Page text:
The world of true crime podcasts is a vast one— you have your classic comedic shows such as My Favorite Murder, your informative but snarky shows like L.A. Not So Confidential, and your very serious long-form narrative series’ such as Serial or S-Town. New podcasts climb onto the trending charts every day and it can be hard to keep track of the new shows that you want to try out. However, MurderMurder News has you covered: if you’re into subtle comedy, thoroughly researched investigative endeavors, and captivating story-telling, then these eight podcasts are the best true crime shows for you to binge right now.
When investigating a slew of murders and mysterious disappearances that occurred over the last three decades, cyber sleuth Todd Matthews discovered an eerie commonality amongst them— the Grateful Dead. Following Matthews’ line of research, popular podcasters Payne Lindsey (Up and Vanished) and Jake Brennan (Disgraceland) fell down a rabbit hole of unexpected investigative pursuits and near-death experiences that turned into a brilliant podcast about the beauty of Deadhead culture and the dangers of keeping secrets.
In October 1972, two U.S. congressmen disappeared after their plane crashed somewhere in Alaska. Then, in 1995, a mobster tipped off the F.B.I. that the plane had actually been bombed. Nevertheless, the mystery of why the plane went down and where the congressmen went remains unsolved nearly five decades later. Will Missing in Alaska uncover any answers? You’ll have to listen to find out.
Marissa Bridge’s husband created an anonymous confessional hotline that ran for fifteen years in Manhattan. Known as “Mr. Apology,” Bridge’s husband found himself inundated with admissions of massive proportions— including murder— and yearning to make things right for everyone that might have been hurt by his anonymous callers. Told through the lens of the one person who knew Mr. Apology best, Bridgeexplores the ways in which her husband navigated his unexpected burden and how it drove him to reconsider everything he had ever known about the world.
In the summer of 1973, Janice Pocket rode her bike down an old dirt road in search of a dead butterfly that she had hidden. Then, she was never seen again. Soon after, three other girls went missing within a few miles of Pocket’s New England town. In Paper Ghosts, investigative journalist and true crime author M. William Phelps dives into the 50-year-long search for a potential serial kidnapper and/or murderer and discovers new information that sets the investigation back into motion.
In June of 1994, a seemingly ordinary New Zealand family was gunned down in their home. There were two suspects: one was dead from a single bullet to the head and the other was the only survivor, David Bain. Ever since then, New Zealand has found itself torn between believing that David was responsible or believing that his father, Robin, was the real murderer. In this podcast, Martin van Beynen examines the controversial case from start to finish and interviews never-before-spoken-to-witnesses in order to track down the answer to the ever-looming question: who really killed the Bain family?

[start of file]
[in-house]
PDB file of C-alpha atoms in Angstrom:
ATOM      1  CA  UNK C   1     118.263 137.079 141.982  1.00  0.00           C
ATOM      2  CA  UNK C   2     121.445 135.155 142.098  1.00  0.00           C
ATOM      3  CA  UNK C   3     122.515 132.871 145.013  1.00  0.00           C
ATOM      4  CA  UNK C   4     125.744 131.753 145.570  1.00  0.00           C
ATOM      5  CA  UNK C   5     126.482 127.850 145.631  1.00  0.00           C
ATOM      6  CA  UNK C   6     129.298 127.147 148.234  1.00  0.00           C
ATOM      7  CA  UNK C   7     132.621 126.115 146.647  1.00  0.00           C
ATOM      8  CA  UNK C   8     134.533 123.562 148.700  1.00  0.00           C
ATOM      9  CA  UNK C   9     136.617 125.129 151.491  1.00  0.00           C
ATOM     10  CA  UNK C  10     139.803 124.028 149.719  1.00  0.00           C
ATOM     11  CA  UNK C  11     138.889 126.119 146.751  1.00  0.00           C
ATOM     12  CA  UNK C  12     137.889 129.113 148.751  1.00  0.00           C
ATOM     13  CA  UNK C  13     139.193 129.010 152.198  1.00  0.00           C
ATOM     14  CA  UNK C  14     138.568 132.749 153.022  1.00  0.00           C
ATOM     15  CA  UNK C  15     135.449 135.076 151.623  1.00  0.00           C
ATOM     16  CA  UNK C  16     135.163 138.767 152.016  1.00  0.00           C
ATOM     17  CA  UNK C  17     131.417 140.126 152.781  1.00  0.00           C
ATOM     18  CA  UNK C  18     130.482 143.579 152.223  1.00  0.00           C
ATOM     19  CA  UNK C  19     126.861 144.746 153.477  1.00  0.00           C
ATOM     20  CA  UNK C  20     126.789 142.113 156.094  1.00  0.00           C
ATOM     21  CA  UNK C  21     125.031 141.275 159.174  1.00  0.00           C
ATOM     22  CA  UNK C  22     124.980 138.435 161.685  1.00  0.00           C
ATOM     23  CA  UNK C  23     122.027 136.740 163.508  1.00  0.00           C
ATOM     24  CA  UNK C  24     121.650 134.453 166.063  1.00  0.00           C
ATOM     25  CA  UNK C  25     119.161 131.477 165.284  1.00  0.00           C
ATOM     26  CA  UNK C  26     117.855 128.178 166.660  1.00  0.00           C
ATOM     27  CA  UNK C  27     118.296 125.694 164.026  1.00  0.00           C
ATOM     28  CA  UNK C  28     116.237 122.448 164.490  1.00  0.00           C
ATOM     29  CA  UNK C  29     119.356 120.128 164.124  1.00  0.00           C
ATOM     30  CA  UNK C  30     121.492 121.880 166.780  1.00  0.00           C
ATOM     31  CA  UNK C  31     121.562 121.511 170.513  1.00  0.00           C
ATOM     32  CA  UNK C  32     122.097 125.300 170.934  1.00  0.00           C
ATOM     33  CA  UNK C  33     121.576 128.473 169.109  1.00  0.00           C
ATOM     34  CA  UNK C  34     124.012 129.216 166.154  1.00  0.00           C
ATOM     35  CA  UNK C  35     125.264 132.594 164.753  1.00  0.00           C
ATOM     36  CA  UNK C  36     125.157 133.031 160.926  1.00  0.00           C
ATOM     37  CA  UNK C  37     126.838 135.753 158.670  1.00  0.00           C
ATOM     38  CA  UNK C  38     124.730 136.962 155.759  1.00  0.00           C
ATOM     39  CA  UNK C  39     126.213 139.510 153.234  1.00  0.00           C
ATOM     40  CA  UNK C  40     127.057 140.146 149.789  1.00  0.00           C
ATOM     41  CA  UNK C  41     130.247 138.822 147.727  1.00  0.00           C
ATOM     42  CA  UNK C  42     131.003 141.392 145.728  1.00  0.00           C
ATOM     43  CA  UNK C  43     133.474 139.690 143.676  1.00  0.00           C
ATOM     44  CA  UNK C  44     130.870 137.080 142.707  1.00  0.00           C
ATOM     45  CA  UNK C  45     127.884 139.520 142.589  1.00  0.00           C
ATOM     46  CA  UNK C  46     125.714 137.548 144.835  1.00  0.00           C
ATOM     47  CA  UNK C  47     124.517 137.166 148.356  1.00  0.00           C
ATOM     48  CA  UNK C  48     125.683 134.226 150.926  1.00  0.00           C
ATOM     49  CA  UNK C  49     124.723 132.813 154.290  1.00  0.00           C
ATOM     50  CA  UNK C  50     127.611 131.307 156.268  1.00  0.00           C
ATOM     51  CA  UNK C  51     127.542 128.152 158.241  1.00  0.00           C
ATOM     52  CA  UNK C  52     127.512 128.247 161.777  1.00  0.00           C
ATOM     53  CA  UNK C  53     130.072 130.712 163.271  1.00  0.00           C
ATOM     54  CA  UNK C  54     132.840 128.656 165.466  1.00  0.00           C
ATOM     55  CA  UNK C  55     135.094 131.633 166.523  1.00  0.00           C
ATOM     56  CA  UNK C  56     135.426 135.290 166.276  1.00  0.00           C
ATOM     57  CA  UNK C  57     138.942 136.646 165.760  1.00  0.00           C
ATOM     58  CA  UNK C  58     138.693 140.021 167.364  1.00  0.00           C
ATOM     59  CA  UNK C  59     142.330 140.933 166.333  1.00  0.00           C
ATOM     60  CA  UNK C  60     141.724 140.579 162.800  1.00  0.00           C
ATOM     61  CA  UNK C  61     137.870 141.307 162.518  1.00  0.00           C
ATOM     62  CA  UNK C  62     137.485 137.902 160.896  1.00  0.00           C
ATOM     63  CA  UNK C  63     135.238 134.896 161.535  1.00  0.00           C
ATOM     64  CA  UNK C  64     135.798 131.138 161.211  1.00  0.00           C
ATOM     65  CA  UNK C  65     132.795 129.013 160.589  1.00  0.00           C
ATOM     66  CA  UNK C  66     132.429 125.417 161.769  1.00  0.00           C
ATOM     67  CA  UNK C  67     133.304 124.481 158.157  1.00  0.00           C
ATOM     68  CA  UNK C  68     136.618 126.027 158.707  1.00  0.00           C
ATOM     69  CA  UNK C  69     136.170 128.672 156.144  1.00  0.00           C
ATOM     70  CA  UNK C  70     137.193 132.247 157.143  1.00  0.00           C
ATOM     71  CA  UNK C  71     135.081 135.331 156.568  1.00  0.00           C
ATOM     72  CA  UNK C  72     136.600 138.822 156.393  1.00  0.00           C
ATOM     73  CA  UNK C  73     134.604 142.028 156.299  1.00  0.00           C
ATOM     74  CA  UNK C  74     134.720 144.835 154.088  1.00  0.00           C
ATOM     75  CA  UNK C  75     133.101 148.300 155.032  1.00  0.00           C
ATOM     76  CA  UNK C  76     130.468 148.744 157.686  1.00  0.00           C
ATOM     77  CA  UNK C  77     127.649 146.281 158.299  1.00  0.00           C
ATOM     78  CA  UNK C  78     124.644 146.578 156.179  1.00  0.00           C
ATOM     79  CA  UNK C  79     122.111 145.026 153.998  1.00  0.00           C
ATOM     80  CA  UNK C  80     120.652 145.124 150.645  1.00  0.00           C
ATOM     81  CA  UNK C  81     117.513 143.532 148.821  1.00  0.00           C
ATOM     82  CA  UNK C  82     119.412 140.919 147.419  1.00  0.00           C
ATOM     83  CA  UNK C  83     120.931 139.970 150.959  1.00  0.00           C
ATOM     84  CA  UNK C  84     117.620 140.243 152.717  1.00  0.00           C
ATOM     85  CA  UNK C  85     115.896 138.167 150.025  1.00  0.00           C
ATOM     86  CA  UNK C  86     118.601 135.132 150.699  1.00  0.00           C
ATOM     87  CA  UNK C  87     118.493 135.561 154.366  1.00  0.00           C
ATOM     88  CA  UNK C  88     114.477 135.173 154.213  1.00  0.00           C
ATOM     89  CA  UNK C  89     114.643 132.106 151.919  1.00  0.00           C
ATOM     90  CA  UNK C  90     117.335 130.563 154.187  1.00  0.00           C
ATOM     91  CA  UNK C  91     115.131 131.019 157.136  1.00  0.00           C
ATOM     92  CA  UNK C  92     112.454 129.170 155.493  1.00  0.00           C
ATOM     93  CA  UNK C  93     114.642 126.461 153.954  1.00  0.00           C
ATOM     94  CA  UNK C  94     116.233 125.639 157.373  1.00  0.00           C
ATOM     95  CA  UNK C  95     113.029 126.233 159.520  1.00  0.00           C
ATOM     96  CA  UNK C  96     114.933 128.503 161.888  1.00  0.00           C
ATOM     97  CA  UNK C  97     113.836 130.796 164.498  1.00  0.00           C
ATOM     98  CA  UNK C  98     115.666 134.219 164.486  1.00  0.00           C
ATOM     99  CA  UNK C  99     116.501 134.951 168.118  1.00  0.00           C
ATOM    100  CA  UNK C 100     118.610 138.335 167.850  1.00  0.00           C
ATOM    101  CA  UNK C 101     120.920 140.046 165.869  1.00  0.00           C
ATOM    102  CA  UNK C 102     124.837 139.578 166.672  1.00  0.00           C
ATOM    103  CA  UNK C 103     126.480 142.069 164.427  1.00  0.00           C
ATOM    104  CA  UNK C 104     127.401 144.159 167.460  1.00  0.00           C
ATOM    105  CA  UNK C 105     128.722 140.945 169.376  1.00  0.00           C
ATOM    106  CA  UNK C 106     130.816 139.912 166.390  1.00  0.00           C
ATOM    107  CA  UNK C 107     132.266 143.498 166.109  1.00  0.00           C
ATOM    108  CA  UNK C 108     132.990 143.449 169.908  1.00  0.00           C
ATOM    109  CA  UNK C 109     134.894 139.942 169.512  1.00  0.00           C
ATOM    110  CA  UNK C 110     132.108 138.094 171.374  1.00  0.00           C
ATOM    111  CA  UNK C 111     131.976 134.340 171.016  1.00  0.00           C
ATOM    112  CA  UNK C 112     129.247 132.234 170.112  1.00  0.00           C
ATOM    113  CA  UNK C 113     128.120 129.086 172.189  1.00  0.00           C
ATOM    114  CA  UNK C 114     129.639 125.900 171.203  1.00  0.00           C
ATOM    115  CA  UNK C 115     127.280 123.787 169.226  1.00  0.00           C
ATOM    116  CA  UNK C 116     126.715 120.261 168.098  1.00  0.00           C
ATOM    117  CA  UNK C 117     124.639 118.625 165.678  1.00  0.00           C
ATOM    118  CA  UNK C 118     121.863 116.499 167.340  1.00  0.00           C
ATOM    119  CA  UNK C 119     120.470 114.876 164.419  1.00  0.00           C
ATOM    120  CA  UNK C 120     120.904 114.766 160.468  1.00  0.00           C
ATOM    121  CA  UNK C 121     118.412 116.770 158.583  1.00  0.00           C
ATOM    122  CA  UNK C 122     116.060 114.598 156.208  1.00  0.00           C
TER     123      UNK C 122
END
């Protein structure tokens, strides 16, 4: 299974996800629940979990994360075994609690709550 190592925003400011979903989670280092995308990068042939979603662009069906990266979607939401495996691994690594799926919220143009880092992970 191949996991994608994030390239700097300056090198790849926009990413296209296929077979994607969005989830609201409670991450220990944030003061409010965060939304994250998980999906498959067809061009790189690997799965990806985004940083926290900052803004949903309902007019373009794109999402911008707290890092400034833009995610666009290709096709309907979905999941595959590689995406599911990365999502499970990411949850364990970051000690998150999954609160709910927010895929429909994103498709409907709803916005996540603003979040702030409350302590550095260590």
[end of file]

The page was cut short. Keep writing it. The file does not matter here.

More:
Janine Vaughan stepped into a red car on a rainy night 19 years ago— and vanished without a trace. Ever since then, Janine’s sister Kylie has devoted her life to searching for her. In an effort to uncover the truth behind Vaughan’s mysterious disappearance, Hedley Thomas delves into the depths of Vaughan’s small Australian town and reveals shocking secrets that have been left uncovered for nearly two decades. You know the drill— if you want to know what might have happened to Janine Vaughan, I recommend you give The Night Driver a listen.
Over the last six years, a certain group of Hollywood workers (e.g., physical trainers, make-up artists, day players, etc.) were targeted by an extremely skilled scammer who convinced them that they had a role in a major film or TV show. This offer always came from a powerful woman who was either a famous producer or a well-known studio executive, but the movie always failed to exist. If the job seemed too good to be true, why did people continue to fall for her scam? And who was this “conwoman” anyway? Tune in to just one episode and I promise you’ll find that the truth really is stranger than fiction.
Anna Genovese was an enigma— she was married to notorious mob boss Vito Genovese (whom she famously ratted out in court for all of his crimes later on in life) and she was a New York drag club maven. In this podcast, Jessica Bendinger (writer, Bring It On) and Michael Seligman (writer, RuPaul’s Drag Race) team up to piece together Anna’s story of how she became a powerful mob wife and a historical icon in the New York City drag community. By examining court documents, interviewing mob informants and former drag queens, the duo ultimately discover just as much about their elusive heroine as they do about themselves.